Richard Branson is the first international investor to commit to taking part in Saudi Arabia’s Red Sea Project that involves the development of 200 kilometres of coastline.
French news service AFP reported that the Saudi Information Ministry issued a statement confirming that Branson will invest in project that was launched earlier this year.
The UK businessman has been visiting Saudi Arabia and wrote about his experiences and the economic and social changes being made in the kingdom on his blog.
Riyadh revealed plans to develop a tourism project known as the Red Sea Project in July. It was announced by Crown Prince Mohammed bin Salman bin Abdulaziz al-Saud, who said the scheme will incorporate 200 kilometres of coastline between the cities of Amlaj and Al-Jawh on the western coast of the kingdom.
Although the latest Red Sea scheme is still in the early stages and no budgets have been revealed, it has the potential to be the largest project announced since the drop in oil prices in 2014, and could offer billions of dollars of opportunities for contractors in the kingdom.
The underlying objectives are ambitious. It is aimed at repositioning the kingdom as a leading tourism destination that is not just reliant on the millions of pilgrims its holy sites welcome each year.
It aims to emulate the success of resorts in Egypt and Jordan, attracting 1 million visitors a year by 2035 and generating revenues of SR15bn ($4bn) annually. It is also hoped to create 35,000 jobs.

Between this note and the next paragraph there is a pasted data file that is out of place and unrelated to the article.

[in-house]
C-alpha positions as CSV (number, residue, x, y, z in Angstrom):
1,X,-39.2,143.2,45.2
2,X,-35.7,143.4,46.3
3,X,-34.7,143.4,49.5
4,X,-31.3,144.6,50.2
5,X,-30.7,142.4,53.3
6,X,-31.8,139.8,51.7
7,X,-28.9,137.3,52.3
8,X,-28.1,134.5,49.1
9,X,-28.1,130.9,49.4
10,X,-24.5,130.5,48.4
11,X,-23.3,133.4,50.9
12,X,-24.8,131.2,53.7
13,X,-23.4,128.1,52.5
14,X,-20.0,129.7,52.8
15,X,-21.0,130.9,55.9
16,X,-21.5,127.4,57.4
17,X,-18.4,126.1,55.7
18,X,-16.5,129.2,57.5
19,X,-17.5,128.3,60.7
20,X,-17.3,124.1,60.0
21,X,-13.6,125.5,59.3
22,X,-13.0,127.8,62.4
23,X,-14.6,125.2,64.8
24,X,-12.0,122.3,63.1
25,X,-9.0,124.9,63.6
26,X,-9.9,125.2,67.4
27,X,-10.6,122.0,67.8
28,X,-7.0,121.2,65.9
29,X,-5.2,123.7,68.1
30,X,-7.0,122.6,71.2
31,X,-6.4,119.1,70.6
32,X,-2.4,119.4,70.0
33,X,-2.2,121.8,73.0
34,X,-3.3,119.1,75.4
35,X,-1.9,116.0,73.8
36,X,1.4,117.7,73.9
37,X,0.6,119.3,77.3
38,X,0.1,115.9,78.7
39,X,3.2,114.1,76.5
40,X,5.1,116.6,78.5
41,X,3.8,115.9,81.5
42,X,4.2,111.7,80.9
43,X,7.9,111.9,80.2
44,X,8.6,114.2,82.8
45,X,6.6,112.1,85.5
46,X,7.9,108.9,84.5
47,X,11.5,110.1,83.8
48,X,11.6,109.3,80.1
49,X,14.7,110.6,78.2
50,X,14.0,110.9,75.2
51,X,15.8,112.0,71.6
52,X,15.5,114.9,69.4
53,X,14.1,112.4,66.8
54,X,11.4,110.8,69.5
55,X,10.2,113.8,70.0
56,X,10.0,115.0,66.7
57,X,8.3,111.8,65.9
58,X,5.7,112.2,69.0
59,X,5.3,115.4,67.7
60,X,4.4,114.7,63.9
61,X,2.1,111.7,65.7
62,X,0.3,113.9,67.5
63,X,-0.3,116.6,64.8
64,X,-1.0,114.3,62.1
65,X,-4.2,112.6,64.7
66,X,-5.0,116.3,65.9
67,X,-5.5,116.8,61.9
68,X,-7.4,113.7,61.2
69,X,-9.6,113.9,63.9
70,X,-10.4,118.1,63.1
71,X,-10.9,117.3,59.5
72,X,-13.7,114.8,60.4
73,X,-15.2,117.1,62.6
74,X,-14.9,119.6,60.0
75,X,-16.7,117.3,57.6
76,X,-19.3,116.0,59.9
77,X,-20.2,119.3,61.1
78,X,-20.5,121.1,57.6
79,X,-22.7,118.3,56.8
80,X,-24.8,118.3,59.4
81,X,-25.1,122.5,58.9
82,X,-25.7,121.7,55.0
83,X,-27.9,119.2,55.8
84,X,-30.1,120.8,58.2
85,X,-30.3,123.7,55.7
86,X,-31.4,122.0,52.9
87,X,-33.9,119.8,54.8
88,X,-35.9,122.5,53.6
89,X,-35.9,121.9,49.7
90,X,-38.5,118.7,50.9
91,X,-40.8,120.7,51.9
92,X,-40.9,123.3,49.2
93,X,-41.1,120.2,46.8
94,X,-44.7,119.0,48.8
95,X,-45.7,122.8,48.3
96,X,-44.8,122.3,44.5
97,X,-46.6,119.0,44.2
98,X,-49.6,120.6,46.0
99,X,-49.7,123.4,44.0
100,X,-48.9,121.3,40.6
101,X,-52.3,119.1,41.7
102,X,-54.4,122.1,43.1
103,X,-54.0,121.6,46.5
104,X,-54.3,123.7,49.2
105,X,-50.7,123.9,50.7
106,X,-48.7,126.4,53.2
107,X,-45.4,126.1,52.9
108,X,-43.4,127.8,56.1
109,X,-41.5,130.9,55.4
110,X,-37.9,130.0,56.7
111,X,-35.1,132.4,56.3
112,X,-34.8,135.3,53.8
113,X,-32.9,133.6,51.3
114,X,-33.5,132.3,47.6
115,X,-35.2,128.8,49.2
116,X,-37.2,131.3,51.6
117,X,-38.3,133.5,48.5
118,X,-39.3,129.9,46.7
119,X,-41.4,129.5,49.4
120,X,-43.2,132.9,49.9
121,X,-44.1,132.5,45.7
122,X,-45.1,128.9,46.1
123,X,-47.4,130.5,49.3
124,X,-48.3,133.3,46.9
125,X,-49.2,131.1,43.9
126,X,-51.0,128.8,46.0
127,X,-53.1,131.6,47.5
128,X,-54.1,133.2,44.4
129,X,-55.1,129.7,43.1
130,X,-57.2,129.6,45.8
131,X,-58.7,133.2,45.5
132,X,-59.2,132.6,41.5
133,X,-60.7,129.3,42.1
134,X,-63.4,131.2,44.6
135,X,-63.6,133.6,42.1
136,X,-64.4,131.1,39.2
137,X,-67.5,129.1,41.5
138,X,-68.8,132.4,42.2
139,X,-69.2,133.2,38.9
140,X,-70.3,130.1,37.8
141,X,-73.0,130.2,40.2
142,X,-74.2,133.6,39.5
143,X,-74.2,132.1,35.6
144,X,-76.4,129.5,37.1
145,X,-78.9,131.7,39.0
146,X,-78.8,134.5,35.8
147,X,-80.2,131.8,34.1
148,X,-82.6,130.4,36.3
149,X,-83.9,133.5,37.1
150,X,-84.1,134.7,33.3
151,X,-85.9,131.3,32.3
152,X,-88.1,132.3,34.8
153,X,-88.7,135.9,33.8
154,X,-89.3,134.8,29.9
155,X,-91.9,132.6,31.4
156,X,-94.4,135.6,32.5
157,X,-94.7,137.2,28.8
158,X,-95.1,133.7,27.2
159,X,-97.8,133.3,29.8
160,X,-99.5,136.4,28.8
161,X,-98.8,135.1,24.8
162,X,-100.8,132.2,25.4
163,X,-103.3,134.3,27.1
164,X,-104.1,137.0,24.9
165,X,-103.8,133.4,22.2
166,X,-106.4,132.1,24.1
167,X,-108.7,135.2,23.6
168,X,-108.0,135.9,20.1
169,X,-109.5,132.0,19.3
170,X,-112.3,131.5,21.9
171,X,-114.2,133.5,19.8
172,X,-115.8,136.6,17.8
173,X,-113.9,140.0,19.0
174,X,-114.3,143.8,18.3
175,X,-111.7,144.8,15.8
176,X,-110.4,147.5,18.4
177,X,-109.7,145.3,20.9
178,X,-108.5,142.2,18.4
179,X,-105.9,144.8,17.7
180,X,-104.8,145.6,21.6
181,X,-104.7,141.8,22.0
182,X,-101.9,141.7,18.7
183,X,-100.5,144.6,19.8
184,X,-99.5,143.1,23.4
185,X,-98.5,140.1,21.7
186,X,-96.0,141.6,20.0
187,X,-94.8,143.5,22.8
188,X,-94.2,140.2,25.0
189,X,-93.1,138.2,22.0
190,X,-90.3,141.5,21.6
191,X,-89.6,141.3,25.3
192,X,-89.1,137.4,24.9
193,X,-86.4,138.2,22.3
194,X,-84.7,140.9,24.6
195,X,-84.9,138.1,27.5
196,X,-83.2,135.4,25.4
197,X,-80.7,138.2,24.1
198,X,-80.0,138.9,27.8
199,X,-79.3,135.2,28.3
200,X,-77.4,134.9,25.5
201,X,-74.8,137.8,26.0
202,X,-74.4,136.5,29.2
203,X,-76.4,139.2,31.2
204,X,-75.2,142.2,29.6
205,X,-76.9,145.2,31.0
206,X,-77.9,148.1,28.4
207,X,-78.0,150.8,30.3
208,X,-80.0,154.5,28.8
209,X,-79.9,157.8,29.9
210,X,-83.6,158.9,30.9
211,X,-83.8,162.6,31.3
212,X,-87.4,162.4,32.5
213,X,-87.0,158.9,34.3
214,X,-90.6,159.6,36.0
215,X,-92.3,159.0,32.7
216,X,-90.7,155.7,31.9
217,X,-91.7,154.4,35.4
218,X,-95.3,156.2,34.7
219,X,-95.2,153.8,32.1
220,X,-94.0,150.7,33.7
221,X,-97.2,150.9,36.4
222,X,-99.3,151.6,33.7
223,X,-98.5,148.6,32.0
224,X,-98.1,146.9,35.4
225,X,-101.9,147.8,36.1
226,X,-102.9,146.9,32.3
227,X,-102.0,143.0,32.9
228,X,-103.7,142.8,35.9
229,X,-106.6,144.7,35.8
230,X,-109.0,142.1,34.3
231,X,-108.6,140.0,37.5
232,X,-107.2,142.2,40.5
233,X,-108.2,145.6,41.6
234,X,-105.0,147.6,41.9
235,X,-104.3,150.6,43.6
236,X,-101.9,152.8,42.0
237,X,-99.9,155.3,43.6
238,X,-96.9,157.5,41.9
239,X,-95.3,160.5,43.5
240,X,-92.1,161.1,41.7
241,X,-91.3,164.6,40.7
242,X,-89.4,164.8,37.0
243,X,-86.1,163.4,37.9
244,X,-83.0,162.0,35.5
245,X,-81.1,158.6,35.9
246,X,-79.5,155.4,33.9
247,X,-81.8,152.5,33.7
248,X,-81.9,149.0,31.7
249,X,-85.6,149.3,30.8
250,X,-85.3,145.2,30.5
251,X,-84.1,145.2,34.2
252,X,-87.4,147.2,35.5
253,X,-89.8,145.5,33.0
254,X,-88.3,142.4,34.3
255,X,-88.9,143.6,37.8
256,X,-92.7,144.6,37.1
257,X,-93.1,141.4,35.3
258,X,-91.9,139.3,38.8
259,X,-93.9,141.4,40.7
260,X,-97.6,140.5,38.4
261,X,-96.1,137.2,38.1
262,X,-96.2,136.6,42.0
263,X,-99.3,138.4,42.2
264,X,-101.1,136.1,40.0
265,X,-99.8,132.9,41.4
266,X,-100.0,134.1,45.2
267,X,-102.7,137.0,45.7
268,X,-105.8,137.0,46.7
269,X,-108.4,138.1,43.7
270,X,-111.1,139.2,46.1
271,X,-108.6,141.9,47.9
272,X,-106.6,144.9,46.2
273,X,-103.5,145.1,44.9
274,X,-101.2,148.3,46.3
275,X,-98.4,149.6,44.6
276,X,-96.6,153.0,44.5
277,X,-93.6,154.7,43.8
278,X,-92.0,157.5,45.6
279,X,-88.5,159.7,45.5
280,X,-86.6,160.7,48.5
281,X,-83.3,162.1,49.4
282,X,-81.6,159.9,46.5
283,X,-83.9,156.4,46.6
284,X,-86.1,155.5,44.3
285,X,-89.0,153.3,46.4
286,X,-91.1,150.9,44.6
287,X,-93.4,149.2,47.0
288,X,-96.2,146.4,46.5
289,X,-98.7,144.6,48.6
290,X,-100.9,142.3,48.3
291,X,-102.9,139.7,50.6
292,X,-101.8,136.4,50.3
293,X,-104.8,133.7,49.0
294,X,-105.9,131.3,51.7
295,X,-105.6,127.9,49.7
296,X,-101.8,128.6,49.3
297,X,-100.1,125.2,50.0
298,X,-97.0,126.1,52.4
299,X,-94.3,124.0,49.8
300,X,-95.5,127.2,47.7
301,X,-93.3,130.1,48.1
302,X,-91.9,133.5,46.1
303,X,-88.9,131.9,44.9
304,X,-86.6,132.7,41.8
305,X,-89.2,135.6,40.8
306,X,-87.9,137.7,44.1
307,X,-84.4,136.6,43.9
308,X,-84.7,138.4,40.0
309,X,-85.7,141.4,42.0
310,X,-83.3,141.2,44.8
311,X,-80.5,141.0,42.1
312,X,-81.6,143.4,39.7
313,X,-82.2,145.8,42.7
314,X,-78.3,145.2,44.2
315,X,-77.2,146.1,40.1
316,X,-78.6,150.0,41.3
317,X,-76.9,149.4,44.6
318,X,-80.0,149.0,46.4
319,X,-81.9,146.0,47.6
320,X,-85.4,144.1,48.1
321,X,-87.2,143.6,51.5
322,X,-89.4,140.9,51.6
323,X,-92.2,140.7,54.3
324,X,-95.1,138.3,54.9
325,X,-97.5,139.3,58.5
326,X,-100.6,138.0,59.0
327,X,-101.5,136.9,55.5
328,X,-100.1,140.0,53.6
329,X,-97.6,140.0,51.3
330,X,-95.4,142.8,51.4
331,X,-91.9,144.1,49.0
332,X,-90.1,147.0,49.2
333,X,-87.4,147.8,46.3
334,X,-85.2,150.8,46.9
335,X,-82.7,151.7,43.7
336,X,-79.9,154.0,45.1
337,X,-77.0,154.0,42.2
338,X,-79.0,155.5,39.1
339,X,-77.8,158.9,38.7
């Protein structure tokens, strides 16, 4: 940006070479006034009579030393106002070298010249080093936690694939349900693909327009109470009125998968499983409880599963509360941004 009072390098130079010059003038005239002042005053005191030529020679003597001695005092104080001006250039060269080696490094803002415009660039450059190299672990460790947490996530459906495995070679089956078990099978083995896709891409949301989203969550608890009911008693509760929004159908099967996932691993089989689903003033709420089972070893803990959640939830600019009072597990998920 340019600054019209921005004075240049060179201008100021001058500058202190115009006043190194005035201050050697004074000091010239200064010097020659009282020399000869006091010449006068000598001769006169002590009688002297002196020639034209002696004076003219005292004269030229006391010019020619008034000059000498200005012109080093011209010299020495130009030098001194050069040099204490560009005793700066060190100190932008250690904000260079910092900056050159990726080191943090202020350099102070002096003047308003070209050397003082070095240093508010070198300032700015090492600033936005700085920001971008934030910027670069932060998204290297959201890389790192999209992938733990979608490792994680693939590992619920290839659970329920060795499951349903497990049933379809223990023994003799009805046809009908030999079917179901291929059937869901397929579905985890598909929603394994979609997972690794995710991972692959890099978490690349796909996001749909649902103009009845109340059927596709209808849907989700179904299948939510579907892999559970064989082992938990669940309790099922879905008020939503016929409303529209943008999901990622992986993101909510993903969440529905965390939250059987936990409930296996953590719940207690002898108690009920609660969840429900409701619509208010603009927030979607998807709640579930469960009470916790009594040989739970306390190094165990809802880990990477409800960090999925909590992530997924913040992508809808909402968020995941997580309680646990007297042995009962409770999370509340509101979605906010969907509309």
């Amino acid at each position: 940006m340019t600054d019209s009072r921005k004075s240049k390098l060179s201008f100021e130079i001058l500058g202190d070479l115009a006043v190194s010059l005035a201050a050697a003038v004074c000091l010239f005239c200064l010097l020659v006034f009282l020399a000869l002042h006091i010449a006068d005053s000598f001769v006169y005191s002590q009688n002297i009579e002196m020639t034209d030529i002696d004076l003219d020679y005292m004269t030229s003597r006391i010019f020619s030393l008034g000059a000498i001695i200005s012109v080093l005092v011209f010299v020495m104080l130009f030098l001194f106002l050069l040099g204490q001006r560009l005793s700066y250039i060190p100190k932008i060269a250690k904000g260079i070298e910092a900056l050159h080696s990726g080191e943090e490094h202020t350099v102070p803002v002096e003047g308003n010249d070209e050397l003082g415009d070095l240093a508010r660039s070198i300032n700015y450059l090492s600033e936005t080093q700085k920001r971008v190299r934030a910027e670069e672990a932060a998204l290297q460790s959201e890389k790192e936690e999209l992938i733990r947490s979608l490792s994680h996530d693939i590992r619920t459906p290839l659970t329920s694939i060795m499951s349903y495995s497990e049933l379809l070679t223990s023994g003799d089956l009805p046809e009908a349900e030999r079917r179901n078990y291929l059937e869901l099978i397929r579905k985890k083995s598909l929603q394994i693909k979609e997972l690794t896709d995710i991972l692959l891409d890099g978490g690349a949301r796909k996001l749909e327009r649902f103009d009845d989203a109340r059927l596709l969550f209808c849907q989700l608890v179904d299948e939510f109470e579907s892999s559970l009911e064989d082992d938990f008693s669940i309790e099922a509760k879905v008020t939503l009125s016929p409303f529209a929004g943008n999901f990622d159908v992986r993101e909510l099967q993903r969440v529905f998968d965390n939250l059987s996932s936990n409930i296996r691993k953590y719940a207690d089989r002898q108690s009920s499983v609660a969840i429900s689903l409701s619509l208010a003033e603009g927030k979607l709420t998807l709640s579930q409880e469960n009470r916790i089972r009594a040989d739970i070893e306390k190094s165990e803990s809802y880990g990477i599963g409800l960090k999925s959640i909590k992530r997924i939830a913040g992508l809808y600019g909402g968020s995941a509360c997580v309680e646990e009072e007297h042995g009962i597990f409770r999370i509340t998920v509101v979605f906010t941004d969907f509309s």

To support these goals, the area will be semi-autonomous, which means there will be no visa requirements for most nationalities, thereby overcoming the largest single obstacle that foreign tourists wanting to visit Saudi Arabia face today. There is also the possibility the kingdom could relax some of its conservative religious laws to attract Western tourists.
The plan to relax immigration rules highlights the importance that tourism now holds for policymakers in Riyadh. The sector has been singled out as one of the key components of Vision 2030 as it can create both opportunities for local private sector investors and jobs for Saudi nationals two of the fundamental challenges that the strategy document attempts to address.
The Red Sea Project area is vast and includes a wide range of attractions, among them 50 natural islands, heritage sites such as the ancient ruins of Madain Saleh, mountains, nature reserves, dormant volcanoes at Harat Alrahat, coastlines and beaches.
Construction work on the first phase of the scheme is scheduled to start in the third quarter of 2019, with completion in the fourth quarter of 2022. These initial works will largely involve establishing infrastructure and the first resorts. The infrastructure will be developed with seed capital from the Public Investment Fund (PIF).
The infrastructure required will be substantial. There will be a seaport, roads and airports, as well as infrastructure for boats and seaplanes, and the new development areas will need water, power, drainage and telecoms infrastructure installed.
The procurement process for the infrastructure is at the early stages, with consultants in the kingdom saying firms have been approached for design contracts and some early work has been completed on basic concepts for the project.
In addition to the infrastructure, the first phase also includes the development of hotels and luxury residential units that will be delivered in partnership with international companies. Construction work for these schemes is expected to follow the infrastructure.